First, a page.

Some days, identifying influences is the worst part of this job. Reference points flutter atop tongue tips, tantalizingly close but ever out of reach. Vinsta provides no such difficulty. This Christian Höll (Outlawed) solo project gins up a tried-and-true formula for its debut: two parts Opeth, one part Anything Else, stir ’til frothing and mustachioed. The genre of the day is folk, but Vinsta Wiads ends up heavy on the former, light on the latter. NeO, Barren Earth, and Witherscape regularly emulated aspects of Opeth‘s work to buoyant success, while smushing the faces of two somewhat similar genres together like smooching Barbie dolls has long produced excellent metal. Vinsta dabbles in both approaches, but can they do so long enough and strong enough to separate Vinsta Wiads from a crowded field?
At first glance, Vinsta Wiads‘ pictured Austrian Alps recalled a natural meeting of Amorphis‘ Tales from the Thousand Lakes and Windir‘s 1184. The inclusion of Amorphis‘ name on the promo sheet only increased my hopes for some sort of Barren Earth-style fusion. Instead, Höll lives the fOlkpeth dream. His instrumental work draws heavily on the Swedes’ musical prowess, dabbing Akerfeldtian chord progressions and leads with acoustic layering and a heavy emphasis on a darkening soundscape. But for all of its stylistic callbacks, Vinsta Wiads would stumble without Höll’s compositional and technical prowess. “Vinsta Wiads” turns in nine minutes of convincing Opeth worship, balancing atmosphere, understated folk layering, tonal shifts, and progressive riffcraft that immediately brings to mind the complex heights of Still Life. Vinsta pack in sparkling acoustics and soothing choral layers aplenty, instead relying on Höll’s growls to ashen “Vinsta Wiad.” The lead and rhythm sections suit each other exquisitely, their pairing natural and easy thanks to Höll, a true riff sommelier in the making. They invoke heyday-Akerfeldt heavily, right down to capping chord riffs with the patented double/triple chug accent that has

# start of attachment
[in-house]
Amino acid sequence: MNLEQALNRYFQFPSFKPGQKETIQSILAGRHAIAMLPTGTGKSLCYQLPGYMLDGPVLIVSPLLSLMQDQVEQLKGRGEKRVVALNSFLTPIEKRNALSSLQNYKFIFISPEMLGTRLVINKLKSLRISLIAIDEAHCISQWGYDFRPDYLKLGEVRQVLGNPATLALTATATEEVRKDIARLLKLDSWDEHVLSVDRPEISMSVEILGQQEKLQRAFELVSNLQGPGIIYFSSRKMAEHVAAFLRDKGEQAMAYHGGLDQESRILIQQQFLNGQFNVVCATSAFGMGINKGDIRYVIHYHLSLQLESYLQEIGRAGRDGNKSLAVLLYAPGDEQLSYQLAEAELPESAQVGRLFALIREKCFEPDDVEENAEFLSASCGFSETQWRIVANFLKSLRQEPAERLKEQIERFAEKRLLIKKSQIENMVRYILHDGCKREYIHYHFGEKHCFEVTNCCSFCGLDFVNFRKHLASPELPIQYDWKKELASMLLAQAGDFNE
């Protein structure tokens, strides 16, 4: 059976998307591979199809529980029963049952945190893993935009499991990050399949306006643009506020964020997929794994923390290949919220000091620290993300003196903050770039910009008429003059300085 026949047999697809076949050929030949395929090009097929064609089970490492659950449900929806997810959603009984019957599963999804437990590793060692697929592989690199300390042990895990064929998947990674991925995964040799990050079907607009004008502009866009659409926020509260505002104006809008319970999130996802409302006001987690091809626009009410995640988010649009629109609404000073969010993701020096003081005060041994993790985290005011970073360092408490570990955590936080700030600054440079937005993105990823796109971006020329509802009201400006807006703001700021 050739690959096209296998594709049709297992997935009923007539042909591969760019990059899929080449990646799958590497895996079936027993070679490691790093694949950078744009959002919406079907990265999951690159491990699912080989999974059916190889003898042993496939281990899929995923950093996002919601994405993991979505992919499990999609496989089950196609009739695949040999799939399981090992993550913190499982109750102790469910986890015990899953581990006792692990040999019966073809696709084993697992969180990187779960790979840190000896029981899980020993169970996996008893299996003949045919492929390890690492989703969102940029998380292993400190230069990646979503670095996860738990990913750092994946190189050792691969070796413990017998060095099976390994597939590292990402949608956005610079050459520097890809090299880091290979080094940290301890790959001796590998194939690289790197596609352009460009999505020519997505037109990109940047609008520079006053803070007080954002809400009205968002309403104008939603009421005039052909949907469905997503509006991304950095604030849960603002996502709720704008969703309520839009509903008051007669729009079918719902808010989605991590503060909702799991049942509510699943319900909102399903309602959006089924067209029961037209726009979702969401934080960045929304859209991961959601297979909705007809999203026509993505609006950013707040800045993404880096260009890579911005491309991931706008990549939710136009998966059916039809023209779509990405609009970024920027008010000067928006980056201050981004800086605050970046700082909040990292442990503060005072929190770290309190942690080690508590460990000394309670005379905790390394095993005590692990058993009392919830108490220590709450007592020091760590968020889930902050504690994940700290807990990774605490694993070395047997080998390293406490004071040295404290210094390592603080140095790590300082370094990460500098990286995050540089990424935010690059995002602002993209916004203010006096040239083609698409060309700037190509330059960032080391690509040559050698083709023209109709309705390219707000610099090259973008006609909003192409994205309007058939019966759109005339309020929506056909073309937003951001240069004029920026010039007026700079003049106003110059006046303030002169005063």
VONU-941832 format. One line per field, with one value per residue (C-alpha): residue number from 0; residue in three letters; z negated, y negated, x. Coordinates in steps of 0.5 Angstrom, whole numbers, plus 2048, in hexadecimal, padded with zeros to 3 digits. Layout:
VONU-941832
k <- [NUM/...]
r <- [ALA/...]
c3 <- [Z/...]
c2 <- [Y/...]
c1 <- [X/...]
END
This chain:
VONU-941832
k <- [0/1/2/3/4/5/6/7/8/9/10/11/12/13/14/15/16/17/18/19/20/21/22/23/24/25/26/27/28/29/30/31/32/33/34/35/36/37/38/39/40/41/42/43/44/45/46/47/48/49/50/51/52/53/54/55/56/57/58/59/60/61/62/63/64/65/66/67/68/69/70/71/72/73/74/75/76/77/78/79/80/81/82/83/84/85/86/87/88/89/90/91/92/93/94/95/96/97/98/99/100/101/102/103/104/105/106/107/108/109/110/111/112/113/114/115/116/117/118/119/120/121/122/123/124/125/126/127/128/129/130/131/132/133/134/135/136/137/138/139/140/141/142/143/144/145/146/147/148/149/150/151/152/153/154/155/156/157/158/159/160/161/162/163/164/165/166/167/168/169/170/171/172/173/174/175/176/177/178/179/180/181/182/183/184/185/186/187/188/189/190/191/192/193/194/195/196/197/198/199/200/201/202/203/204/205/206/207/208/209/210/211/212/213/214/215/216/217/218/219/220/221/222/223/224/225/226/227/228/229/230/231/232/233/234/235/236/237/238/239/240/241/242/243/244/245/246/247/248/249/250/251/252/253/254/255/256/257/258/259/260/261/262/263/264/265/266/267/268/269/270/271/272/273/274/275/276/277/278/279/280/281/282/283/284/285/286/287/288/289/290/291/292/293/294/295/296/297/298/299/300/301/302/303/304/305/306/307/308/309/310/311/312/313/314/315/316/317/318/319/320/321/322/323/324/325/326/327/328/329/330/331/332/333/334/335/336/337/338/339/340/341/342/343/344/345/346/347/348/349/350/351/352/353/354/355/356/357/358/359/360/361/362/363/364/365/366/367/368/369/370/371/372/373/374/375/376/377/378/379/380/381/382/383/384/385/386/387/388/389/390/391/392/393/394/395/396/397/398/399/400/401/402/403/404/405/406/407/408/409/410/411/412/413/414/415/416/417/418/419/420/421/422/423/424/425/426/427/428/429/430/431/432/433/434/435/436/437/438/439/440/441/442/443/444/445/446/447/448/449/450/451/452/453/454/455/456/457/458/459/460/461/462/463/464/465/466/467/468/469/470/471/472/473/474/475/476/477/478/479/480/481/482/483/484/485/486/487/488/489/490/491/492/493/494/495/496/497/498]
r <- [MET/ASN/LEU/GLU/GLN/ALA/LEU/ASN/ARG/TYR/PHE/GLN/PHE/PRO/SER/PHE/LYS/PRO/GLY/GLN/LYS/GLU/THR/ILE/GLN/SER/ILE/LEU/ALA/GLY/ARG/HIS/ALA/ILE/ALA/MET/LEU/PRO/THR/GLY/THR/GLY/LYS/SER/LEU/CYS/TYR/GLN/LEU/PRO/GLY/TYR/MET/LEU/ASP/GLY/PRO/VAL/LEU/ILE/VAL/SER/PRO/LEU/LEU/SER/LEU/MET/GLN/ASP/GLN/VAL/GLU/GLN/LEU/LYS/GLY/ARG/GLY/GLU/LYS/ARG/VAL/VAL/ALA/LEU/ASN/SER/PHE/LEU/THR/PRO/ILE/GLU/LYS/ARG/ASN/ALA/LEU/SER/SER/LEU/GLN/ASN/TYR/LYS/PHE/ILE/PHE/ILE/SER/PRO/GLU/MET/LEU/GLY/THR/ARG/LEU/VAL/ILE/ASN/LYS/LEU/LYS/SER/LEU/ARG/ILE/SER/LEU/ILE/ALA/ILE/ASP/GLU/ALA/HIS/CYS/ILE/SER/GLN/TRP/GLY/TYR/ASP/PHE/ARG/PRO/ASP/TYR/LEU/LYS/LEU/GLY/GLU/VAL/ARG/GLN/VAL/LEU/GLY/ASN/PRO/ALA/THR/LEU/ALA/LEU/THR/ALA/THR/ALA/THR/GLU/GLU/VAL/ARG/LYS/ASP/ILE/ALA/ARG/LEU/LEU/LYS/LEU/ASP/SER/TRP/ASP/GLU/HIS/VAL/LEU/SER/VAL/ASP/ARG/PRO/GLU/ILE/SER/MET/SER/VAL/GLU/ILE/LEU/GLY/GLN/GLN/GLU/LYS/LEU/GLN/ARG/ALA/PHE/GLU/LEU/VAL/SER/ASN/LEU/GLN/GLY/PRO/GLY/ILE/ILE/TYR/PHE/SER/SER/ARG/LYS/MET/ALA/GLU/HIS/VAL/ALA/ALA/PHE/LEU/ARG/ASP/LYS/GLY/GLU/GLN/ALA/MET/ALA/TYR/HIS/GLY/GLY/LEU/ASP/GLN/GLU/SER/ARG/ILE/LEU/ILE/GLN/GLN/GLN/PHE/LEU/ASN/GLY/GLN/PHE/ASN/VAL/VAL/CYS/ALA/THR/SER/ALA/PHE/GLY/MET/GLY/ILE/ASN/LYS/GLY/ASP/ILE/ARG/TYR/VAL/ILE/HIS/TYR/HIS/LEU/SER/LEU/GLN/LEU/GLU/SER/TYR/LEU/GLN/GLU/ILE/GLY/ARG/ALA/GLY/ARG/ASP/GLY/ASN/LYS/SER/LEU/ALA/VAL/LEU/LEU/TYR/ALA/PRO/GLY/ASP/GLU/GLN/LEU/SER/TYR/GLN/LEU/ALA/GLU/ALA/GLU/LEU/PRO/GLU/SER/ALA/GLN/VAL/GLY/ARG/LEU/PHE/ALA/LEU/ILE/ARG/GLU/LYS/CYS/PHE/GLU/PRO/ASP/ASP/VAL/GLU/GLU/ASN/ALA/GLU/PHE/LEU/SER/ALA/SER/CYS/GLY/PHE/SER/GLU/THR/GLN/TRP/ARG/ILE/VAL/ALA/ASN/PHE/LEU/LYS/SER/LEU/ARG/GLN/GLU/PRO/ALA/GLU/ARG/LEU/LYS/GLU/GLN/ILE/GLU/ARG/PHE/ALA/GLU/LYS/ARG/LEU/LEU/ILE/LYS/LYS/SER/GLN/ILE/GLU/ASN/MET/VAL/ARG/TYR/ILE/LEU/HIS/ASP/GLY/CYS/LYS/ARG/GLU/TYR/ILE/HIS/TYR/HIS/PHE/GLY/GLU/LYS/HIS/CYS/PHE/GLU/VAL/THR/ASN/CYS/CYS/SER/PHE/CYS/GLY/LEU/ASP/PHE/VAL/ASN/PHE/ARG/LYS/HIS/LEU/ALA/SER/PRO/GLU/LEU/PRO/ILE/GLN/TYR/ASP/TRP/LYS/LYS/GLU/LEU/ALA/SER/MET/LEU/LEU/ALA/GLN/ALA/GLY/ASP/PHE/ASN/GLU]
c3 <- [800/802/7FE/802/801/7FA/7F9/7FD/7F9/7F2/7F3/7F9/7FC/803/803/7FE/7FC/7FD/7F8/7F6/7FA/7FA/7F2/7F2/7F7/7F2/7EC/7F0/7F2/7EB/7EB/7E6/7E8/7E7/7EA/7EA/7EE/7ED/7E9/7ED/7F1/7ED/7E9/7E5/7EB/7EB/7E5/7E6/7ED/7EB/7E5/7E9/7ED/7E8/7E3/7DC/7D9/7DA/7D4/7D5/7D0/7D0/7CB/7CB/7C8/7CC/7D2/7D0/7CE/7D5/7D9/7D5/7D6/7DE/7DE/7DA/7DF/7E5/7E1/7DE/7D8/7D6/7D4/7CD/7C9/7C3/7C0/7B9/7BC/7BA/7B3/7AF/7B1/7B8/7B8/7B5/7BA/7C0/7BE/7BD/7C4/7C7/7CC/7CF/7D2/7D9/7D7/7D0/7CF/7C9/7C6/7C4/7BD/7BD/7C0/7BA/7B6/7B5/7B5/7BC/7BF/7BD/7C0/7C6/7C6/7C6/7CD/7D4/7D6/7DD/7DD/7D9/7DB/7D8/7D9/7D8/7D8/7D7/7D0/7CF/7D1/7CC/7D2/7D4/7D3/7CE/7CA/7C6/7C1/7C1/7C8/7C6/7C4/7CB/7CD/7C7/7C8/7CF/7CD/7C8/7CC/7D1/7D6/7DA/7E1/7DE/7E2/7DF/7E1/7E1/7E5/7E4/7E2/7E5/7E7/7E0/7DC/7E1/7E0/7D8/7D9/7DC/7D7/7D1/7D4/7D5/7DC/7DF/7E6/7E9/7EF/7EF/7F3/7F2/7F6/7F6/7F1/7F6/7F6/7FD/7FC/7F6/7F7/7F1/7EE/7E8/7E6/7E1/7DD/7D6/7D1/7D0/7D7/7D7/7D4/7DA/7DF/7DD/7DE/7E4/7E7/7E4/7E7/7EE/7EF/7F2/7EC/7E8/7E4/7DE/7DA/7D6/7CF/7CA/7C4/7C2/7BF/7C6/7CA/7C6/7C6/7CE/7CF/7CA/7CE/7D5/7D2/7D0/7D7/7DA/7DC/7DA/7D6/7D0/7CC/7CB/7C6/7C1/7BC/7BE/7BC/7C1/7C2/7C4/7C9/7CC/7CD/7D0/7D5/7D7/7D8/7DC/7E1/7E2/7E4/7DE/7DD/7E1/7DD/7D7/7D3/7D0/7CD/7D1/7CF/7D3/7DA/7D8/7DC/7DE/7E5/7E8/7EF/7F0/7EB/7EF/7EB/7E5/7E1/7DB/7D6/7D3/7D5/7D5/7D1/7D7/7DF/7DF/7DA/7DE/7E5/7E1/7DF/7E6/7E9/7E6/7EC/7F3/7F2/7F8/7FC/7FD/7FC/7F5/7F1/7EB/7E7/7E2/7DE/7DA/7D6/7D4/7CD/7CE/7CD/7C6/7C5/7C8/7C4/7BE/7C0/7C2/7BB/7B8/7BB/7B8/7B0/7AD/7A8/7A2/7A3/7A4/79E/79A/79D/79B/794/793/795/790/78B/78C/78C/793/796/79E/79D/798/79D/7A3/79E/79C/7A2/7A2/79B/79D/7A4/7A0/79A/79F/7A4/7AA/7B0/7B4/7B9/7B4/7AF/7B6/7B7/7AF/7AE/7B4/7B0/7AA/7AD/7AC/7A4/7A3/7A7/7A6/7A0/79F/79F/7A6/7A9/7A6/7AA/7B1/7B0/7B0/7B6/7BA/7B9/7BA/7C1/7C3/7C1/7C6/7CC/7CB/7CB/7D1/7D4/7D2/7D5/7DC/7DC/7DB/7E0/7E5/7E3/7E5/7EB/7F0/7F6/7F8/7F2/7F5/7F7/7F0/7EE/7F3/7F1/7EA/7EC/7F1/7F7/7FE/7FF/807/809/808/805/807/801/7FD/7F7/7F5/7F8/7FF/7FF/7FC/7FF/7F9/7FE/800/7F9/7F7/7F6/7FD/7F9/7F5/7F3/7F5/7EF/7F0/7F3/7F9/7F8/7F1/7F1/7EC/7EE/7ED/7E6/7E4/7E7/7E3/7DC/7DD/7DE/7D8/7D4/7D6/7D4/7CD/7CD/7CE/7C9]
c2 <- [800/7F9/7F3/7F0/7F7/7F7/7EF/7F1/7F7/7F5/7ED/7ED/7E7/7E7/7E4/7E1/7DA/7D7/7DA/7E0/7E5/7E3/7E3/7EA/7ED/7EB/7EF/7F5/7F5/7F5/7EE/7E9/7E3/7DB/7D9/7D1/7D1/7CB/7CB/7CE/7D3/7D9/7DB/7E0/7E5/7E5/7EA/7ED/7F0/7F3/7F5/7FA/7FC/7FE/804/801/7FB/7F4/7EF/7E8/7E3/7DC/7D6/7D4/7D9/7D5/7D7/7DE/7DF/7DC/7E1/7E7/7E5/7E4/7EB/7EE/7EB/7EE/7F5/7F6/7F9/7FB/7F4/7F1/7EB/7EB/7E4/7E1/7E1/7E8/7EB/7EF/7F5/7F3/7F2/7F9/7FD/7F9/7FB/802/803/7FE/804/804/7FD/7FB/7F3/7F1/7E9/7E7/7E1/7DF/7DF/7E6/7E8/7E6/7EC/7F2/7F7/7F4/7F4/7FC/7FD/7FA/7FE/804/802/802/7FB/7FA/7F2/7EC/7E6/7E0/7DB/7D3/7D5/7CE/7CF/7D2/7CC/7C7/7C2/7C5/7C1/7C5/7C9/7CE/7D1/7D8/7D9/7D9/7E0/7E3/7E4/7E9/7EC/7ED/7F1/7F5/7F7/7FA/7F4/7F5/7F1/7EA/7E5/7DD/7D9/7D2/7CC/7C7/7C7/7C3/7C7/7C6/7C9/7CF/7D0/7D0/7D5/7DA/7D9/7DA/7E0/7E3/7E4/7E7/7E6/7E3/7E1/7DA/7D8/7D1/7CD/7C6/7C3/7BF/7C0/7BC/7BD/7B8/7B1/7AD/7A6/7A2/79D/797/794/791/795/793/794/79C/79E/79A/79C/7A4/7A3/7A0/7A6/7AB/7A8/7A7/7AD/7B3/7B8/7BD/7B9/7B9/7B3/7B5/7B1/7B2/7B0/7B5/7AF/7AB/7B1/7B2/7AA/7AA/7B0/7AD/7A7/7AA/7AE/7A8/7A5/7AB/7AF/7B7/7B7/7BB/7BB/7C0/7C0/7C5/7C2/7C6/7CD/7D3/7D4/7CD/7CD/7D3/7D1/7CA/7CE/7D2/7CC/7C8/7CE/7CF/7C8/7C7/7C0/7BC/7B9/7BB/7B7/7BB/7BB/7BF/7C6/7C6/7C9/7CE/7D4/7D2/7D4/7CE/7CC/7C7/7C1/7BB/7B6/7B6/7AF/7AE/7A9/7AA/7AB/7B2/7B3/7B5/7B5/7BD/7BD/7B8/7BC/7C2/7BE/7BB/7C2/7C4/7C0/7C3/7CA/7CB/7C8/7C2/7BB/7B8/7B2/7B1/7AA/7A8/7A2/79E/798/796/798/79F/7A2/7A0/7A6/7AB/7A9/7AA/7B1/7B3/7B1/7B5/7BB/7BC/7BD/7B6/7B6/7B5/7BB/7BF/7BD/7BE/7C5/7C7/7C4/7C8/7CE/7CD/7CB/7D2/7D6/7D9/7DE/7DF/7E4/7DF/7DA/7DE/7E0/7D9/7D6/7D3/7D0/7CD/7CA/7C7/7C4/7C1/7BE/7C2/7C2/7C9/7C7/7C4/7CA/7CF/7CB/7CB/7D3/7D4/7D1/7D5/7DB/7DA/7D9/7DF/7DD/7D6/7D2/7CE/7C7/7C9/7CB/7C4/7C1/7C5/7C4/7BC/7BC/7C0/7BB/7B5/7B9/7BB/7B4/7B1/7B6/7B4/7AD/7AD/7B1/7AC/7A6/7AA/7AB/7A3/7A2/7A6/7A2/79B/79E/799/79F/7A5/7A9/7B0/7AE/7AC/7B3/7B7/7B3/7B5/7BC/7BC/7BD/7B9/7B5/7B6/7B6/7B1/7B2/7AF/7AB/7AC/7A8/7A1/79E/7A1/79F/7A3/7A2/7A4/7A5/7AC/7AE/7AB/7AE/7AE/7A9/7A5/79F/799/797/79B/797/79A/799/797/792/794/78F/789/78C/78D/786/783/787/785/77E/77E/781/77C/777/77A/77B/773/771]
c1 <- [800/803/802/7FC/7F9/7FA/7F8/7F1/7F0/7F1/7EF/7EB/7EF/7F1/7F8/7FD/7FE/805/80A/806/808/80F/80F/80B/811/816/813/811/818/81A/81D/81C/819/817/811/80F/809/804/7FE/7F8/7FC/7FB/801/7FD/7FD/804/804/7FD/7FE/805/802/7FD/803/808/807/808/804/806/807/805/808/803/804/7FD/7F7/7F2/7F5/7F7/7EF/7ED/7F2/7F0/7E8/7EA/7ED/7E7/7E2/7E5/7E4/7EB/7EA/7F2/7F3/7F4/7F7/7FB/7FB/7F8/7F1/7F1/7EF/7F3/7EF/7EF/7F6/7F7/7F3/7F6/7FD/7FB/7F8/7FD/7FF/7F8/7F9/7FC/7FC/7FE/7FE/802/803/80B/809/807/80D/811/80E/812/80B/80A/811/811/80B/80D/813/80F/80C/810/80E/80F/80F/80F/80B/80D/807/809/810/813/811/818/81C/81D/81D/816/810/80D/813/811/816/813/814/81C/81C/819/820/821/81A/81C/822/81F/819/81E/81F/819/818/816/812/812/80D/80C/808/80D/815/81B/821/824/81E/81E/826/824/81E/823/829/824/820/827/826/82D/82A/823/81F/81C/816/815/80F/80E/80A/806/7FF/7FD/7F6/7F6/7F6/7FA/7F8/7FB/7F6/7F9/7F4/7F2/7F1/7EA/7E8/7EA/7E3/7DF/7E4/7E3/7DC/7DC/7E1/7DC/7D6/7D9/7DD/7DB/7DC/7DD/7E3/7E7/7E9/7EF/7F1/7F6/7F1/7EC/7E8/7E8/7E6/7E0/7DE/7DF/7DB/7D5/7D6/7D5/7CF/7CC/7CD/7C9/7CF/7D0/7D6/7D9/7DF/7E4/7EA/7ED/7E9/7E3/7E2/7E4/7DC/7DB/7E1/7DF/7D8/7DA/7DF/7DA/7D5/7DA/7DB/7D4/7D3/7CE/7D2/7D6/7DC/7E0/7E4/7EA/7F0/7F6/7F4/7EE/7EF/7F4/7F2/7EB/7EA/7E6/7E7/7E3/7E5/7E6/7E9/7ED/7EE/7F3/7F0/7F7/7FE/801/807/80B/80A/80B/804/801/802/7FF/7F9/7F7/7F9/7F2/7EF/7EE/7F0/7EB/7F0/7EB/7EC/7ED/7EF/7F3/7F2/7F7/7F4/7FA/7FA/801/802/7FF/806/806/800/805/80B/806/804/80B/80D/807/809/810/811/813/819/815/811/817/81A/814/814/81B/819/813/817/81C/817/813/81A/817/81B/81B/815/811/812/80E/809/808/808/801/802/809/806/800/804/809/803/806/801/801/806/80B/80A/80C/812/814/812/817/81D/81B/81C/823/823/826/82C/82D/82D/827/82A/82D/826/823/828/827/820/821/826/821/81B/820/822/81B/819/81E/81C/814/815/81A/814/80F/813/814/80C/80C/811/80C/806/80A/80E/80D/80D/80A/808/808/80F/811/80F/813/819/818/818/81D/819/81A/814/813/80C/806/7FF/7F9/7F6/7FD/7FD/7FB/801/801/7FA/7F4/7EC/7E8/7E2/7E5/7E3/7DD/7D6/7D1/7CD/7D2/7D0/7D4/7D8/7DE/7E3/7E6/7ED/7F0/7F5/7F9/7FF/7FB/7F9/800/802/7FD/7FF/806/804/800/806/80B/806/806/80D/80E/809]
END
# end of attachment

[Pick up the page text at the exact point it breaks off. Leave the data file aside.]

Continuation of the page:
been ripped off by inspired everyone from Barren Earth to Ghost.
When Vinsta Wiads steps out of Still Life‘s shadow, the swampy furor of Blackwater Park takes its place. “Gedonknschwa” accelerates, accumulating momentum until reaching full blast status. Fortunately, its textures retain their soft touch and alluring nature. Though its acoustic midsection sticks around too long, a simple yet elegant Between the Buried and Me sweep rolls the good stuff back into the fold. At least early on, Vinsta provide worthwhile glimpses into the past that, though not entirely original, warrant revisiting. If anything, I wish there were more of them. Vinsta Wiads is by no means a short album, clocking in at 45 minutes, but it loses steam somewhat. The restrained riffage on “Bluatlauf” drops the guitars deeper into the mix, letting solemn choral vox and mid-tier growls propel the song to its finish. “Dei Ruaf” manages the same lengthy heights, but, like “Blautlauf,” it never shakes the feeling that it could be doing more.
Folk aspects are presented subtly — think Agalloch, not Turisas. They inject inflection at times but need weight in the main proceedings to separate Vinsta from its O-so-pethian sound. Vinsta do not necessarily need to fully divest their offerings from Opeth‘s to be successful — the quality of Vinsta Wiads proves as much — but remember that bit about a crowded field? Still, for a one-man band, Vinsta ladles depth and riffs aplenty. Vinsta Wiads remains as enjoyable on its tenth spin as it was on its first. Though the acoustic beauty of the spacer tracks and passages sometimes stunt the album’s progression, they want not for quality. As with everything else on Vinsta Wiads, I want more of it — stronger riffs, more integration, and the willingness to go balls out with it. I’m not asking for a reimagining of Panopticon‘s indulgent “The Long Road, I,” but that level of attention and commitment would elevate “Aufgongsjodler” from glorified cooldown to a memorable vista.
As an increasing number of classic acts move on from what first propelled them to success, worship outfits are gaining steam in the metal zeitgeist. From Hellripper to Xoth, it’s hard to begrudge bands for paying homage so directly when the quality of their output is so damn strong. Vinsta Wiads houses a latent beauty, from its acoustic interludes to its warm bass presence, that could be absolutely killer if harnessed to its full potential. Even if only for those among us praying for Mikael to growl again, Vinsta has a role to play.